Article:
Over 200 data practitioners, non-profit organizations, community members and public servants came together on April 5 and 6 for the second annual convening of Data Days CLE. In partnership with Microsoft and other community sponsors, the two day conference is a celebration of the Cleveland Civic Tech + Open Data Collaborative’s mission to cultivate an inclusive civic technology ecosystem, promote open data, and engage the region to improve the lives of those in Northeast Ohio.
Held at JumpStart, Inc., and the newly opened MidTown Tech Hive, a nationally recognized accelerator and co-working/innovation space respectively, the conference featured 70 diverse speakers covering a wide range of topics related to data and its impact on civic life. Participants were engaged around topics including data and public policy, the use of blockchain for social impact, the use of environmental data and non-profit data for community benefit, as well as other unique discussions including data as it pertains to the business of beer, and data use in professional sports.
Data Days also brought a strong focus on tangible skill-building and offered a series of workshops around topics including web scraping, map making, and data visualization. Moreover, Data Days featured a cluster of ‘Data Resource Islands’ where participants could gain hands-on experience using various open data resources like OhioCheckBook.com, HealthDataMatters.org, and Case Western Reserve University’s Northeast Ohio Community and Neighborhood Data for Organizing (NEO CANDO) tool.
On the second and final day of the conference, we were joined by a stellar cast of judges and six entrepreneur finalists for the region’s first ever civic tech pitch competition. Each finalist was given five minutes to pitch their idea in front of our live audience and a panel of six judges that included:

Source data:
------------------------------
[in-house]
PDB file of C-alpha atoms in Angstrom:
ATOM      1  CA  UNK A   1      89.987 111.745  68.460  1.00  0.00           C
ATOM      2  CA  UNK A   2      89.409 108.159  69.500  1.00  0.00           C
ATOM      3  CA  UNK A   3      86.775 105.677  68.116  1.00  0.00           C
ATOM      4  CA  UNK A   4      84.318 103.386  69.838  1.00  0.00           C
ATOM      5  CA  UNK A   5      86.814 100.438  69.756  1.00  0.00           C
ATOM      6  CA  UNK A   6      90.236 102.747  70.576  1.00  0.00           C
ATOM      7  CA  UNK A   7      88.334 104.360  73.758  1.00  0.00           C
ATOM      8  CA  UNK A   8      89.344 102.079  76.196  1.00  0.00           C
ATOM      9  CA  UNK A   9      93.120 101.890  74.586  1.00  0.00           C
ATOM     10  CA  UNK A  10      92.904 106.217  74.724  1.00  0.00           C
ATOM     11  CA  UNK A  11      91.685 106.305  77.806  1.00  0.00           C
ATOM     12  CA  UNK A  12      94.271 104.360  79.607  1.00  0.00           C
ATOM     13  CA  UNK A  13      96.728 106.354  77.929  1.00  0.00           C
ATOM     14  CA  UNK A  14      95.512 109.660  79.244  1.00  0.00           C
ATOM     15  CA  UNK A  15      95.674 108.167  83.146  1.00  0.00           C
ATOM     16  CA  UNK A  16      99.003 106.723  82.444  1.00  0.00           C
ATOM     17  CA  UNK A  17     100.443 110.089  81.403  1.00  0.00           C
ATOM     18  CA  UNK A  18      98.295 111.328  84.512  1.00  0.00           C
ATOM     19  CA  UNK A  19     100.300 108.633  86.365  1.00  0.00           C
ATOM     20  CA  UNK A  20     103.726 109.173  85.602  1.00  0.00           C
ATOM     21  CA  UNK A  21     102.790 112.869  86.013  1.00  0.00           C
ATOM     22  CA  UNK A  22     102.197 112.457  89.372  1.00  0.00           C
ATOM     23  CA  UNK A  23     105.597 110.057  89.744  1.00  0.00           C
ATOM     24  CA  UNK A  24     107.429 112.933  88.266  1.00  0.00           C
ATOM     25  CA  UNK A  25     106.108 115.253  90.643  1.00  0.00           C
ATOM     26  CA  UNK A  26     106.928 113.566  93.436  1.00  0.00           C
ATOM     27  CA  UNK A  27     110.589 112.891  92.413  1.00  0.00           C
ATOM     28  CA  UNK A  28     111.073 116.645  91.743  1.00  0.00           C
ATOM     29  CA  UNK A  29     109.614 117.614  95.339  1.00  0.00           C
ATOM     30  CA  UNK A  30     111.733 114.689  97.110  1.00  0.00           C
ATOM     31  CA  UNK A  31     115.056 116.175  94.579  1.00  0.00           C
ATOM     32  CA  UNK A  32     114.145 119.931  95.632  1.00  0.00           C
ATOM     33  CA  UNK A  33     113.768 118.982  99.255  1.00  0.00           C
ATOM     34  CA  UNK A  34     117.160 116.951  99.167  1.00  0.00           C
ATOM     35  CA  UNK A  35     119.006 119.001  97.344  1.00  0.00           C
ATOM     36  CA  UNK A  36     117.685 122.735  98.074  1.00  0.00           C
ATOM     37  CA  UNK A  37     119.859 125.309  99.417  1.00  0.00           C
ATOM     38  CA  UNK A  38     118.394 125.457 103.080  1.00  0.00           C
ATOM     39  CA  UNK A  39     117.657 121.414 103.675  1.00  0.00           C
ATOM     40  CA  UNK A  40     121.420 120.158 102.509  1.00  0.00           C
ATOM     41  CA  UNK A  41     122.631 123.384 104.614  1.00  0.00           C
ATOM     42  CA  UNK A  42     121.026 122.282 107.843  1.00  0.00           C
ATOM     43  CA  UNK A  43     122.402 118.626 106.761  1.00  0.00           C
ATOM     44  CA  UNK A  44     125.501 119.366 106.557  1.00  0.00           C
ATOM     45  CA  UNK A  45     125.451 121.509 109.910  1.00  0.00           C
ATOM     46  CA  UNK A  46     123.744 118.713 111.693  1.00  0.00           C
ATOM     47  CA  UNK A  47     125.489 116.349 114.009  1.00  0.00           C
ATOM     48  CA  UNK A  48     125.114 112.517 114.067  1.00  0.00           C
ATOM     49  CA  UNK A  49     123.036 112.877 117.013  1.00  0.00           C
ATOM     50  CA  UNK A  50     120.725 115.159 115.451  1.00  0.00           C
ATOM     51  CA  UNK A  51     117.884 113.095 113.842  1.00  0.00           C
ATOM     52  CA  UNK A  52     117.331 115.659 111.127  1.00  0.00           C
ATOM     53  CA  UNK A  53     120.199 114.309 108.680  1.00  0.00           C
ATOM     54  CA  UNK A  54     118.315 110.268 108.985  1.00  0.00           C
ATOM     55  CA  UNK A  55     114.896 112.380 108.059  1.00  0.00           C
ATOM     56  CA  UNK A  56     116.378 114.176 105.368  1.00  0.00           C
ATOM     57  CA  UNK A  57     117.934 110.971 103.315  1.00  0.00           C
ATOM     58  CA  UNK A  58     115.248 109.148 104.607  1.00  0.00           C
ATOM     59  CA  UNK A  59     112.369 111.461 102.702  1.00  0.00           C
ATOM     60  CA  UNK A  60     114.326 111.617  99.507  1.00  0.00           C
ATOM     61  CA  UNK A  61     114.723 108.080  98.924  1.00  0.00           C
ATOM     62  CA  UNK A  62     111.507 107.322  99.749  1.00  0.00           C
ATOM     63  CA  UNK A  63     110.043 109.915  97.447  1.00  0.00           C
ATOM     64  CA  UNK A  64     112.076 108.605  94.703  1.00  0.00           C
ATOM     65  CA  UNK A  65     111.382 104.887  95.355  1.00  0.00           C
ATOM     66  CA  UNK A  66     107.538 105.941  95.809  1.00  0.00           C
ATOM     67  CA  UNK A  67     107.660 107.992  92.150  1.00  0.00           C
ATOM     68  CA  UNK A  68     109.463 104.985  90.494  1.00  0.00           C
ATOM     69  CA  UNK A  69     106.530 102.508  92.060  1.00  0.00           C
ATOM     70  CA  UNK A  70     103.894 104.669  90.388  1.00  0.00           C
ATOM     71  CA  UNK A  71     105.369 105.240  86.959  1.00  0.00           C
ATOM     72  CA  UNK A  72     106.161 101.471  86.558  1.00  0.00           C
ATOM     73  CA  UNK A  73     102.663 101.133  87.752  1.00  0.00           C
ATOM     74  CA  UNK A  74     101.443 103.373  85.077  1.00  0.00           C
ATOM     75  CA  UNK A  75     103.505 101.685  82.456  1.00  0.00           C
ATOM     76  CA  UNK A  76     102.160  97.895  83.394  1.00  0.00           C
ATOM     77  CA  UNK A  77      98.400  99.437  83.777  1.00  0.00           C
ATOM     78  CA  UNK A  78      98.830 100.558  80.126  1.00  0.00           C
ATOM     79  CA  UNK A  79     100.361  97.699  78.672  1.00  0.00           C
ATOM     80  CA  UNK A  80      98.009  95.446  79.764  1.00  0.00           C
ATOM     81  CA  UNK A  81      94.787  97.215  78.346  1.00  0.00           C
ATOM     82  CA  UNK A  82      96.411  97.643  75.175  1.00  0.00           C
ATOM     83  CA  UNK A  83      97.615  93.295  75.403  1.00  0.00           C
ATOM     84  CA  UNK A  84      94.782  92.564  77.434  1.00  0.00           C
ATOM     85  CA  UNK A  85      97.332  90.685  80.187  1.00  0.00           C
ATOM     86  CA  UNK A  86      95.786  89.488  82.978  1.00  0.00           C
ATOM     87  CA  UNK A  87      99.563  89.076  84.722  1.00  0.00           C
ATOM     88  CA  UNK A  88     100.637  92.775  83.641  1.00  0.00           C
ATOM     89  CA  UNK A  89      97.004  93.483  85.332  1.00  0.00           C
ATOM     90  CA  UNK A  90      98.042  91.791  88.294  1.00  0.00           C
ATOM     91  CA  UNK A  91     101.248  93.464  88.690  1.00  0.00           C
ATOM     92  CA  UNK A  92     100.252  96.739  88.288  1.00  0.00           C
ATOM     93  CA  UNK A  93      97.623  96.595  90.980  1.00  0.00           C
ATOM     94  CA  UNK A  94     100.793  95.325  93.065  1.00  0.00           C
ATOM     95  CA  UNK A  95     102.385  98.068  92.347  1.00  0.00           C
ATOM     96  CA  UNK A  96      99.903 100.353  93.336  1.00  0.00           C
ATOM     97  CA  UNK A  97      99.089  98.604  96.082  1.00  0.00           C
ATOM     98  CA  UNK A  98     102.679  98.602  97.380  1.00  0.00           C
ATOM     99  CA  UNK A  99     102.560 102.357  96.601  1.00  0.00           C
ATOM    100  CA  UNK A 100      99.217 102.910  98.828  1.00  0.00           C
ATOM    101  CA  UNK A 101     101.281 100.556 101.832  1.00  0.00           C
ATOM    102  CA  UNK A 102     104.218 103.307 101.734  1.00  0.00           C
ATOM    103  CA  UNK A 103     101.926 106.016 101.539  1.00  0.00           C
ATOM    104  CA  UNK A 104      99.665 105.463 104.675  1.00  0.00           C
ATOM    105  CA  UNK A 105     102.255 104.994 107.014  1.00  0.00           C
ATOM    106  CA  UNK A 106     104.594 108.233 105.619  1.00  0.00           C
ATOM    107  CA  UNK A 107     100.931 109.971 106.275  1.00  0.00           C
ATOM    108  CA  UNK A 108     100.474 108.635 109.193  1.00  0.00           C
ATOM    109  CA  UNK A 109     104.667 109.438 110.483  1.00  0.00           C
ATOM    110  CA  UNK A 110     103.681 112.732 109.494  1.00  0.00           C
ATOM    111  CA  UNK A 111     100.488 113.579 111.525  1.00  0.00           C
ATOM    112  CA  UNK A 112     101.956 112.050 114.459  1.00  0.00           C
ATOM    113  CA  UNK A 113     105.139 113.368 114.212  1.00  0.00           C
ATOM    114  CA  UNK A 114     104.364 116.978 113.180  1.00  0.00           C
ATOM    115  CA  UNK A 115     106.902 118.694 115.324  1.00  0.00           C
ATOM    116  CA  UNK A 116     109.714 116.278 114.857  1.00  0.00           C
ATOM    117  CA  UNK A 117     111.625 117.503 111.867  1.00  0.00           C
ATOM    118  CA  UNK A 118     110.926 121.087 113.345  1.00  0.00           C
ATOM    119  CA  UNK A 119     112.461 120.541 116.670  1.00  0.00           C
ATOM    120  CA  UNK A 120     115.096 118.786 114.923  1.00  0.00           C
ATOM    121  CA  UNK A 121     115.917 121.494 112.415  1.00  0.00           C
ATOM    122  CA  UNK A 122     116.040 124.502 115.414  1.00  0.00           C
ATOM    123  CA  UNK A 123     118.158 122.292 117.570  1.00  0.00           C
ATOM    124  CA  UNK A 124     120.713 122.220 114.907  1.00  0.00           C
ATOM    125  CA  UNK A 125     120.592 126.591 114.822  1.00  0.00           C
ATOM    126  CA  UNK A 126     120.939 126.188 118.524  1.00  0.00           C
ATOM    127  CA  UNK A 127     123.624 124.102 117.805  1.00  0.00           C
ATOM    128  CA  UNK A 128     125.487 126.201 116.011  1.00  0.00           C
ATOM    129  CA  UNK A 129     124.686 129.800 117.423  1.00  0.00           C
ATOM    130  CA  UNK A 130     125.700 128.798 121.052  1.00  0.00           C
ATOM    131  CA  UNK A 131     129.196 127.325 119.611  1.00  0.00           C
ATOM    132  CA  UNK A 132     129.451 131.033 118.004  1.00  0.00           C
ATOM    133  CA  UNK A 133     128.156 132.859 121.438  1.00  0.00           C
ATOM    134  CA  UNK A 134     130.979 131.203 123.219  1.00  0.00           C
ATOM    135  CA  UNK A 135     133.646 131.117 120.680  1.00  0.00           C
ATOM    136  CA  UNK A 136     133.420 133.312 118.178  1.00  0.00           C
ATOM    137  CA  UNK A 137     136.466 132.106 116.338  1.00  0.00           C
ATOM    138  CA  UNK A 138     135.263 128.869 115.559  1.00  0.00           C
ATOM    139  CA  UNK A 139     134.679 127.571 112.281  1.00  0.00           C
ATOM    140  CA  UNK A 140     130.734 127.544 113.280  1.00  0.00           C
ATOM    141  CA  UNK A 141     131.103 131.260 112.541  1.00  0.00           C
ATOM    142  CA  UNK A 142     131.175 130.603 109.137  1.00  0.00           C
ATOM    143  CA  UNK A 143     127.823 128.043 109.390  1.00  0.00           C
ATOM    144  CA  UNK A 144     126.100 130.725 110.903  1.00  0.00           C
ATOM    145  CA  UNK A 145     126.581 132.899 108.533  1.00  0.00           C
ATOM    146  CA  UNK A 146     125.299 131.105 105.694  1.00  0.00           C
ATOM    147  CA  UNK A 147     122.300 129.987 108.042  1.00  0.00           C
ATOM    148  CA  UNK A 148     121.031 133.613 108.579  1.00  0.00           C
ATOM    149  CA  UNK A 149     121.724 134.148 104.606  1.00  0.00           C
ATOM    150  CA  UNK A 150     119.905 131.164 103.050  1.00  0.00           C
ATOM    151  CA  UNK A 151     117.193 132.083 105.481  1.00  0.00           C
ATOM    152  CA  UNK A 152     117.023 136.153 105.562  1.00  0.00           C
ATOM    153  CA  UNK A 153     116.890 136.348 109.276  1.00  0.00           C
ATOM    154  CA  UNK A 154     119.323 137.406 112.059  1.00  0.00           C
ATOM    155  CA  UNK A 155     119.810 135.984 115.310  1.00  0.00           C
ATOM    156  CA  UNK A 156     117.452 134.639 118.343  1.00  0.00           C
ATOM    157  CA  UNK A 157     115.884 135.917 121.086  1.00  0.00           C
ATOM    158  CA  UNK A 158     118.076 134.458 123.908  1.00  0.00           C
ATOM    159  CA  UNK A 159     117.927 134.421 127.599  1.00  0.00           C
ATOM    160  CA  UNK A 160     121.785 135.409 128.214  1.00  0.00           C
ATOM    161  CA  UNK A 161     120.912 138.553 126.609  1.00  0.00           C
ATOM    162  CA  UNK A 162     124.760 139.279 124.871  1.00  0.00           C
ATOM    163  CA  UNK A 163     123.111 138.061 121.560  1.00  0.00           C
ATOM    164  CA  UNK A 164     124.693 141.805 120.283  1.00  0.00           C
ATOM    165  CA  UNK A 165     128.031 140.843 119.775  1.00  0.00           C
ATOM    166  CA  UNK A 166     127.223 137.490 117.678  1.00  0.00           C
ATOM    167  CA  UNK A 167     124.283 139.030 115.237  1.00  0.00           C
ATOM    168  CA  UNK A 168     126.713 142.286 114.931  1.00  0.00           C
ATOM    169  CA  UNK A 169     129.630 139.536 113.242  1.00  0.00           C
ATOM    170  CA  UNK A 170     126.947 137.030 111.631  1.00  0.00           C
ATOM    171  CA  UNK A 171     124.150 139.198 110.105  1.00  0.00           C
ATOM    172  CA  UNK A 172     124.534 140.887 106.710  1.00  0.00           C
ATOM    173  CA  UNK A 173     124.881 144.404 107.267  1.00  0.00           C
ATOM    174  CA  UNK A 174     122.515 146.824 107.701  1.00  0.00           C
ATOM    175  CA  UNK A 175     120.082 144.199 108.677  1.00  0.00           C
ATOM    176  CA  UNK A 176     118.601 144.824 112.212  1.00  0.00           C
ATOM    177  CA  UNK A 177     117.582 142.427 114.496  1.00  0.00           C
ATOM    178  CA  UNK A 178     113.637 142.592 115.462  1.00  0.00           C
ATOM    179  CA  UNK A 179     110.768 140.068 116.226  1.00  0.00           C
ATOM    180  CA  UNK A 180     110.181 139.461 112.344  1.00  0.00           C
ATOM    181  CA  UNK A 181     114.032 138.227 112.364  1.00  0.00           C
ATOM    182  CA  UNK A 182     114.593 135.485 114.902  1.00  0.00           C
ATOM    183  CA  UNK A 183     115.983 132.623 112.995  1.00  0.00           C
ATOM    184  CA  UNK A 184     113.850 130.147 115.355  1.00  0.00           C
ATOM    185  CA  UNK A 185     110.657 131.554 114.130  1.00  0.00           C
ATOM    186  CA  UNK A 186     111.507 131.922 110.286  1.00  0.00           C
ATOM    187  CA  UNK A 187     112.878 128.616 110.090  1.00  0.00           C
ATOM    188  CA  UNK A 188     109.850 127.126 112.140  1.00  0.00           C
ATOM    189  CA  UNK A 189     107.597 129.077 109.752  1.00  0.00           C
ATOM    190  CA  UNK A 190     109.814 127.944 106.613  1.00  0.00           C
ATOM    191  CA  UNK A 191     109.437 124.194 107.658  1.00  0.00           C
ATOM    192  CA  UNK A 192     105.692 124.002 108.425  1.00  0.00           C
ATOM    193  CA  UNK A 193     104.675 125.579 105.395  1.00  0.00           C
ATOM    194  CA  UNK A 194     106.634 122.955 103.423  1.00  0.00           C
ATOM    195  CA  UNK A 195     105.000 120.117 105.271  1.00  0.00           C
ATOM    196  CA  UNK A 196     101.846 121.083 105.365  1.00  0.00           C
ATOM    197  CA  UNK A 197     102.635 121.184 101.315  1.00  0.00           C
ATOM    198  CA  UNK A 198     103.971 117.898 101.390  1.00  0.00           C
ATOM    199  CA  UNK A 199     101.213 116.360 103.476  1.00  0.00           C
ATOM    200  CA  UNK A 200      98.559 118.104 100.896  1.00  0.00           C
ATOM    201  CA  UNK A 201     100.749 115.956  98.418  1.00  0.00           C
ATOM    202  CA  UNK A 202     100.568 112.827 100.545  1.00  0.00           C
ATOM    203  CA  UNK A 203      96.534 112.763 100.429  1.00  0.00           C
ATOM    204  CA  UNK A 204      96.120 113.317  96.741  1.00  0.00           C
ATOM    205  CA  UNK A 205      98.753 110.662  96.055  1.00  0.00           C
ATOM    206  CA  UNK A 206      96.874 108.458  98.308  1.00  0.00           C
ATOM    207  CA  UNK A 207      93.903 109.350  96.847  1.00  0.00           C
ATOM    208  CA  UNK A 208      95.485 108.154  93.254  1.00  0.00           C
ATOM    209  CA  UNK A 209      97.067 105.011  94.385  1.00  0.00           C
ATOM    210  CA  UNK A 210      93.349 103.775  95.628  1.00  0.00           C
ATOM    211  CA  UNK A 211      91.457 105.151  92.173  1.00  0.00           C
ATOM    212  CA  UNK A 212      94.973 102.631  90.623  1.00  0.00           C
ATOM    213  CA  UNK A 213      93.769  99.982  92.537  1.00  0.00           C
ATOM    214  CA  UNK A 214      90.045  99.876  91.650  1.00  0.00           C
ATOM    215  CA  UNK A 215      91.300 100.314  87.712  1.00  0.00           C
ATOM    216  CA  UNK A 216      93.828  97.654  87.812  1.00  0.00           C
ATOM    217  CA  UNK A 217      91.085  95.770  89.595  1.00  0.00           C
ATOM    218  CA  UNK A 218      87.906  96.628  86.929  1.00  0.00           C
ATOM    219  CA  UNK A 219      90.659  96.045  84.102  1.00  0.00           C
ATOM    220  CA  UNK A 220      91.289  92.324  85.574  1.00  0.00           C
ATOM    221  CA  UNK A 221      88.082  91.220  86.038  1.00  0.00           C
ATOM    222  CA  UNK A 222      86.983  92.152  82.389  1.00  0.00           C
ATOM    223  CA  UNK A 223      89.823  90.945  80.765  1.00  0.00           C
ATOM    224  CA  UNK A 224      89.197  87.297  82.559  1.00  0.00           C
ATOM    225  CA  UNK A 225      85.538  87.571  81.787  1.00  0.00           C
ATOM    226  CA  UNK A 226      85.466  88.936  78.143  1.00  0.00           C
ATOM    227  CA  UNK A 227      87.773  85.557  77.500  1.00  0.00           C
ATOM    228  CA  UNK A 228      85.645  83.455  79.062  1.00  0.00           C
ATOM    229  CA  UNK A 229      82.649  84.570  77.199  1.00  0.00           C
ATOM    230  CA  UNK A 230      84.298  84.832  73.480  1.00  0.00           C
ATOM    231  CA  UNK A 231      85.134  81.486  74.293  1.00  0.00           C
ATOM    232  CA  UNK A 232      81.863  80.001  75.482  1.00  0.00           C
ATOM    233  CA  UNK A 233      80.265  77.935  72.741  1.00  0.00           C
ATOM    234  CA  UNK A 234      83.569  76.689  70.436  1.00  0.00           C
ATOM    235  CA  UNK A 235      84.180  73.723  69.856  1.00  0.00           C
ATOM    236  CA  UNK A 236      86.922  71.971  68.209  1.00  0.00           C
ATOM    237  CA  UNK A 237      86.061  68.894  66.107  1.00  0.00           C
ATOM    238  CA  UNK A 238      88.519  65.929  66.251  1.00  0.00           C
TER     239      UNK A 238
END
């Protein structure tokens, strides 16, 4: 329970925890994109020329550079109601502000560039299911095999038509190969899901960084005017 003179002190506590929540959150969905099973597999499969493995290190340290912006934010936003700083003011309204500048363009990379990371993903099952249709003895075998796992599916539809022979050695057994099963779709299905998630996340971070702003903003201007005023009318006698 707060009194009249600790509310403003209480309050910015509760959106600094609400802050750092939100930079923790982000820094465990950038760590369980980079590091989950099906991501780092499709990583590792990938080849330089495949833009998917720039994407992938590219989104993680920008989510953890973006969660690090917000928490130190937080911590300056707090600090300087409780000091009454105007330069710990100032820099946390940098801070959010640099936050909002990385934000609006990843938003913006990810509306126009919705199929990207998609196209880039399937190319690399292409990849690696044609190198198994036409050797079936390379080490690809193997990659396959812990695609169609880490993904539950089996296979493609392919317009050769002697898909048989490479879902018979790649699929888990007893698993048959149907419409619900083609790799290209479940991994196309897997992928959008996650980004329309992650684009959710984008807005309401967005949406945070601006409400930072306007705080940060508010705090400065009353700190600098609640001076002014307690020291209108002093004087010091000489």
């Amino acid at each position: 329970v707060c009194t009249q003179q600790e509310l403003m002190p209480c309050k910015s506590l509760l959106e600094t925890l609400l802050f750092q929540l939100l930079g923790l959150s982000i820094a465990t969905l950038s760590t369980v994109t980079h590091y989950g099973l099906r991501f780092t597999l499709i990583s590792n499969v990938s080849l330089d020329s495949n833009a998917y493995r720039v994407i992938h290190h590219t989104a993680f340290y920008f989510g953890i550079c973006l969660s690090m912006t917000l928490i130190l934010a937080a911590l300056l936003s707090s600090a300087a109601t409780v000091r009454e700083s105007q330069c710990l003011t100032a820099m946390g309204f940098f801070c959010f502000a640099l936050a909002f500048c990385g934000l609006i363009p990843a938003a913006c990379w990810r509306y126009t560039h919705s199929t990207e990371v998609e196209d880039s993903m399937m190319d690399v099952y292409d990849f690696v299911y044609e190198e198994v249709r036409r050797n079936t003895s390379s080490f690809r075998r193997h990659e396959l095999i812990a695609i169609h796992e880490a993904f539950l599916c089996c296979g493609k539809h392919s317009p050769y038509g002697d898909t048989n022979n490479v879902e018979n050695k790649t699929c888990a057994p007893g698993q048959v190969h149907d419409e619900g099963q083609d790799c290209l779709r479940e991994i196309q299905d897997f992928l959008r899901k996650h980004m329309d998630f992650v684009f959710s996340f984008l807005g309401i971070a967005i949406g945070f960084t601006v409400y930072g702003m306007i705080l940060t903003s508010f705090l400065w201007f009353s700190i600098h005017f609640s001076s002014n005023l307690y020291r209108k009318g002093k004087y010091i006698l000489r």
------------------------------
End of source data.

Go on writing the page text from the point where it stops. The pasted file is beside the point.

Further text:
- Kevin Kelley, President, Cleveland City Council
- Dr. Melissa Burrows, Director of the Mayor’s Office of Equal Opportunity
- Erin Horne McKinney, Managing Partner of Inclusion, JumpStart, Inc.
- Dorothy Baunach, Chief Executive Officer, DigitalC
- Denise Williams, Data Scientist & Service Delivery Manager, IBM Watson Health
At the end of our two days of data ideation, hearts and minds full of data passion and civic pride, we concluded with a facilitated wrap-up and look ahead. The takeaway: Cleveland faces a unique set of challenges around the adoption of data practices and civic technology, and as a result, there is a tremendous opportunity for positive community impact. In my role as a Microsoft Civic Engagement Fellow and co-chair of the Data Days Planning Committee, this resonants particularly true and serves as a call to action. Microsoft’s commitment to working in the areas of civic technology, non-profit and workforce development, computer science skills, and race and criminal justice reform lends tremendous fortitude to ensuring that these conversations not only continue, but that they move forward with measurable community impact.
As we move into the weeks and months following Data Days, the real work begins. Alongside organizations like the Cleveland Civic Tech + Open Data Collaborative, I excitedly look forward to drawing upon my background in public service, paired with the tools, resources, and expertise of the Microsoft Cities Team, to move our community forward.